Why do we need the DRH? We’ve gotten along fine without an online, quantitative encyclopedia of religious history so far.

All of us, as historians, make generalizations about the historical record (e.g., “The early Chinese put ancestor worship at the center of their religious practices”). We tend to leave such generalizations un-referenced and unsupported.

What does it means to “complete a survey” for a “religious group”? How is one to define a “group”?

We have compiled a list of questions (a survey) that target specific areas of any given religious group's organization (membership, group size and structure, scriptural traditions, and religious architecture), beliefs (in a supernatural being, in the afterlife, etc.), practices, and institutional structures (educational systems, calendar, etc.).

How can I boil down my very detailed knowledge about this religious tradition into a series of check boxes? How can I shoehorn my tradition’s specific religious conceptions into these English-language, pre-set categories? Isn’t this reductionistic and crude?

Clicking boxes for "present", "absent", and "field doesn’t know" in many ways goes against everything we value as careful historians and linguists. We are used to nuancing our answers, and emphasizing how difficult it is to arrive at any definitive answer concerning the historical record.

For many of these variables, different scholars would give you different answers. How are you going to deal with scholarly difference?

We encourage you to note points where scholarly disagreement exists in your comment box while still checking one of the available answer boxes. The database is also designed so that alternative responses to a single question can coexist side-by-side, giving users a snapshot of the state of scholarly consensus (or lack of consensus) on any given topic. We are also hoping that scholars who disagree with existing responses will be motivated to contribute their own answer sets in order to have their interpretations represented in the database, a process now facilitated by our "Challenge Answer" button.

How are you defining “religion” for the purposes of this database?

We are taking a broad approach to the concept of "religion" in order to capture as much religious behavior throughout the world and throughout history as possible. The Oxford English Dictionary's definition 5b offers the closest approximation: "a pursuit, interest, or movement, followed with great devotion." Under this definition, both groups who have complex belief systems and those who focus more on practice and ritual at the expense of belief will be welcome. We hope to encompass groups who adhere to structures traditionally considered "religions" as well as philosophical traditions.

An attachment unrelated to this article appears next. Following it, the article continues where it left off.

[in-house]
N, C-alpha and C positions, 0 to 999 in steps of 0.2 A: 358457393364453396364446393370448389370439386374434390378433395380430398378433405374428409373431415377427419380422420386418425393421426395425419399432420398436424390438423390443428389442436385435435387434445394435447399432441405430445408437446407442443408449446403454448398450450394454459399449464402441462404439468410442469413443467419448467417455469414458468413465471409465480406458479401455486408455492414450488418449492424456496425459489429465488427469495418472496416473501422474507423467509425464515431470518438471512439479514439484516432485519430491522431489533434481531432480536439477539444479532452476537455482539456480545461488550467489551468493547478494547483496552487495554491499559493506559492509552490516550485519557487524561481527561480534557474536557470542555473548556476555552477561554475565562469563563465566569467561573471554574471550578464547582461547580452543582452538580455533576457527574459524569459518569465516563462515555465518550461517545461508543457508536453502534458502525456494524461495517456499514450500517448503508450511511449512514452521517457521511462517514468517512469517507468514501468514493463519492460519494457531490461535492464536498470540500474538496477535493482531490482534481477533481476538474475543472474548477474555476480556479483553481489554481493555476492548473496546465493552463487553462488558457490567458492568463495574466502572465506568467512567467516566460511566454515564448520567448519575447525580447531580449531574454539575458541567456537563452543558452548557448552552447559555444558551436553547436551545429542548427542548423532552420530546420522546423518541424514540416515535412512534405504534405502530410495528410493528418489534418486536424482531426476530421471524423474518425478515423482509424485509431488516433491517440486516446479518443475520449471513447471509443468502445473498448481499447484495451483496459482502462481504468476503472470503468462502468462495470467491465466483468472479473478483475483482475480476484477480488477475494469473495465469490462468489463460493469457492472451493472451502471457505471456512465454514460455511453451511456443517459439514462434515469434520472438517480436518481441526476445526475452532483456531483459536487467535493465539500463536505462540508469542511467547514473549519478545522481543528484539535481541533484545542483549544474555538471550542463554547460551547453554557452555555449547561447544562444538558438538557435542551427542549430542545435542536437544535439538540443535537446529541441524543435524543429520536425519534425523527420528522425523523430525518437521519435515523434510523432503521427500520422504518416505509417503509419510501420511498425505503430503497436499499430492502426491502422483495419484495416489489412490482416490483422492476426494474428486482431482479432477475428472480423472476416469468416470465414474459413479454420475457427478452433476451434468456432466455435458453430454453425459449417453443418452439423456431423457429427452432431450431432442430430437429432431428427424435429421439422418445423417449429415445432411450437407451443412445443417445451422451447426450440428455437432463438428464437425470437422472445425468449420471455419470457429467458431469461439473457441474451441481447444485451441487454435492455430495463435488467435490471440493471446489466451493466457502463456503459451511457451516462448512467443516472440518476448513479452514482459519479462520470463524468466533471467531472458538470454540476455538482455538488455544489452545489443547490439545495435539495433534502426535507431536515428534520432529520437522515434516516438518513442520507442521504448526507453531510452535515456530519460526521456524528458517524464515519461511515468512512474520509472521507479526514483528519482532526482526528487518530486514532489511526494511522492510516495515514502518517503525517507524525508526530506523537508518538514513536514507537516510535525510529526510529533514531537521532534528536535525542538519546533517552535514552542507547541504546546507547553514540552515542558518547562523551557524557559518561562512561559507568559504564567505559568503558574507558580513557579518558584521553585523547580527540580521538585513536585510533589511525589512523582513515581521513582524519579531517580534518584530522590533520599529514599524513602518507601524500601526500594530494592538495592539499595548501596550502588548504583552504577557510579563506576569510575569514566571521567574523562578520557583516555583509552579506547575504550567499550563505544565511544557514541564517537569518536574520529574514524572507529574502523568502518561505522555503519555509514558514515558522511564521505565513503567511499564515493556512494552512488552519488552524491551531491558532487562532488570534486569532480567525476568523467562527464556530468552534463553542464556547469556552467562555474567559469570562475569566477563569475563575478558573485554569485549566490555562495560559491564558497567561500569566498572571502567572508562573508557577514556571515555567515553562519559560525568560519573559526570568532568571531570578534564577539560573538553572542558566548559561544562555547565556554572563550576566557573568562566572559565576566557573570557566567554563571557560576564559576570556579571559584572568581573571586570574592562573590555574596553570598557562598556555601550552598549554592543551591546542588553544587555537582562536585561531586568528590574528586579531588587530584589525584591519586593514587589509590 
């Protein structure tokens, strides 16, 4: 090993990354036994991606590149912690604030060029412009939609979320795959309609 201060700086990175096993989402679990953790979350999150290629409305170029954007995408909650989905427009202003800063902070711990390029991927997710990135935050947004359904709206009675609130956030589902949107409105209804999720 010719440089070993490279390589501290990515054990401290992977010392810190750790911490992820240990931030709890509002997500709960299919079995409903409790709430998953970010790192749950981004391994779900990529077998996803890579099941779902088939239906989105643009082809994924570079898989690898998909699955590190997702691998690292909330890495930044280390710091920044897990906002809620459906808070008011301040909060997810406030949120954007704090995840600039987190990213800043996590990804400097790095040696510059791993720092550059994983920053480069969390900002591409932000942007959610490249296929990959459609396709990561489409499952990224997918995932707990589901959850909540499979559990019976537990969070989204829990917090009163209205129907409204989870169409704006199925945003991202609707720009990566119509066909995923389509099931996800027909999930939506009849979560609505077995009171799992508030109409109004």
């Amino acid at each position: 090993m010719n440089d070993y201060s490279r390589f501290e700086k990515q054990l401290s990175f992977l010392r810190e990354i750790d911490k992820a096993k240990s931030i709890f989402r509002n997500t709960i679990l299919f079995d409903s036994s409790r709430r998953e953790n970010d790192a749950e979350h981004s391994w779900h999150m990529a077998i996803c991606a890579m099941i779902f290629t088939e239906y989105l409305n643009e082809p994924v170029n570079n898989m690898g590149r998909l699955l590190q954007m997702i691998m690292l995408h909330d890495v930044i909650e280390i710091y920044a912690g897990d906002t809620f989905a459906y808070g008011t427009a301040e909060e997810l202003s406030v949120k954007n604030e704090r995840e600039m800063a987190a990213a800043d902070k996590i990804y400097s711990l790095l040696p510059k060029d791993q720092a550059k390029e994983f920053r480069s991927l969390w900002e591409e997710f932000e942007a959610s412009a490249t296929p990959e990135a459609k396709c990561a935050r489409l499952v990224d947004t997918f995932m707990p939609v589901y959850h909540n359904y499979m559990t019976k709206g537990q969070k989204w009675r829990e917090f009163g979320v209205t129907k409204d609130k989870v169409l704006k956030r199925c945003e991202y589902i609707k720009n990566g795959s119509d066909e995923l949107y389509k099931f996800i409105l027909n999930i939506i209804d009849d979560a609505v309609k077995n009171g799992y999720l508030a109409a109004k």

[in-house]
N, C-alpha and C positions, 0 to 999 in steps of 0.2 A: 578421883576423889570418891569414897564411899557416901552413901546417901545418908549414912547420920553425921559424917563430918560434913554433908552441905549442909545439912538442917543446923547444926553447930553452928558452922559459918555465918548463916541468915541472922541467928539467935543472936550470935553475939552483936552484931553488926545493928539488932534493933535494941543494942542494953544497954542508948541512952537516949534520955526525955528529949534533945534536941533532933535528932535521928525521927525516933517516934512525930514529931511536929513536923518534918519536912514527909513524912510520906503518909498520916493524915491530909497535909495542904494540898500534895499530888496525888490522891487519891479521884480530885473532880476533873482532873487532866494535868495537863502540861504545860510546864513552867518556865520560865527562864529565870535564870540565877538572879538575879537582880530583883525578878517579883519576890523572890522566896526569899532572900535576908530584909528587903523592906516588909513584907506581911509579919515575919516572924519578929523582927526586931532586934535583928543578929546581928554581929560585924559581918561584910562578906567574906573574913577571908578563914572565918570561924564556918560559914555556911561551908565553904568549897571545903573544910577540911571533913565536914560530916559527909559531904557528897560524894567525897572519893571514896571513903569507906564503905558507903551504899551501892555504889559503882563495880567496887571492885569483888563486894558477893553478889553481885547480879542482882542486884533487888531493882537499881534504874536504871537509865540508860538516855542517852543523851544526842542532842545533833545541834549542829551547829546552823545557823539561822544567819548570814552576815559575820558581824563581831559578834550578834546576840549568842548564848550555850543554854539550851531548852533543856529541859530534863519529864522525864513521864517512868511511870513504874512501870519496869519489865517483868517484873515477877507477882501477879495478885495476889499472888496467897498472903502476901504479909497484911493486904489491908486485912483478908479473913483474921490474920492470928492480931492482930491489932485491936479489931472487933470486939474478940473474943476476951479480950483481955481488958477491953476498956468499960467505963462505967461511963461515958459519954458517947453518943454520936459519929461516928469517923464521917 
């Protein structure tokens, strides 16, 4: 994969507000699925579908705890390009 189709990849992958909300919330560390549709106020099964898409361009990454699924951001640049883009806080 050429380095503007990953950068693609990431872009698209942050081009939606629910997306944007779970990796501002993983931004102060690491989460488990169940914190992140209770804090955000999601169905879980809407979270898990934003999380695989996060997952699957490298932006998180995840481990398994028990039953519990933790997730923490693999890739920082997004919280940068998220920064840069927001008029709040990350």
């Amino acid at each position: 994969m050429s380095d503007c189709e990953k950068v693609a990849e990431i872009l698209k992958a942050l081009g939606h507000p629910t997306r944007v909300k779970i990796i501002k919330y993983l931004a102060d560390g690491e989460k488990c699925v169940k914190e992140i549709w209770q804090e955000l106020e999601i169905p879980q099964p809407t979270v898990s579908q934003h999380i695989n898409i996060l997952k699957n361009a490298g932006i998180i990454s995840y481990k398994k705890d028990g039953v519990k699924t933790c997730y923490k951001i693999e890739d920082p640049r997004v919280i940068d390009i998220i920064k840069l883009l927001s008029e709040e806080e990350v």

The DRH is described as a “quantitative and qualitative” encyclopedia. Where’s the qualitative content?

The long-term vision for the DRH is for it to consist of a core of standardized, quantitative data (the set of check-box answers in the entries filled out by experts) that will anchor related qualitative data. At the moment, this related qualitative data consists primarily of the recommended sources for each entry, as well as the comments attached to each quantitative answer.

How long will this take?

That very much depends upon the nature of your religious group, how much of the questionnaire is relevant and answerable (we ask you to simply skip sections that are irrelevant or outside your expertise), and the extent to which you want to include rich comments (we encourage you to do so). Our current best estimate is it will take you 3-4 hours to answer all of the priority questions for a given religious group, with comments, and more like 4-5 if you delve into the "Additional Questions" attached to each section. Doing this in one sitting may be onerous, so it's probably best to save your work frequently and come back to the site when you have a bit of spare time. Ideally, we are hoping that experts can complete their entries within 3 months.

Who is funding this? Who stands to benefit?

All of the funding for developing and running the DRH has, to date, come from a grant awarded to UBC by the Canadian Social Sciences and Humanities Research Council (SSHRC), supplemented with some funds from UBC itself. The DRH will always remain completely open to contributors, and in early 2017 will be opened to the general public, completely free of charge. It will never be put behind a paywall and will remain an academic, non-profit initiative responsive to its users’ needs. As opposed to contributing to an edited volume, academic handbook, or other more traditional mode of knowledge dissemination, no one will be making a profit on your work on the DRH, which will be shared freely with anyone with an interest in the subject.

What do I get out of it?

We are currently inviting contributions and are able to give honoraria to those scholars able to complete their entries within 90 days.

How do I cite data from the DRH?

You can cite both individual entries and the entire database itself. To cite an individual entry you can either click "cite entry" in the upper right of the entry page or use a citation following this style:

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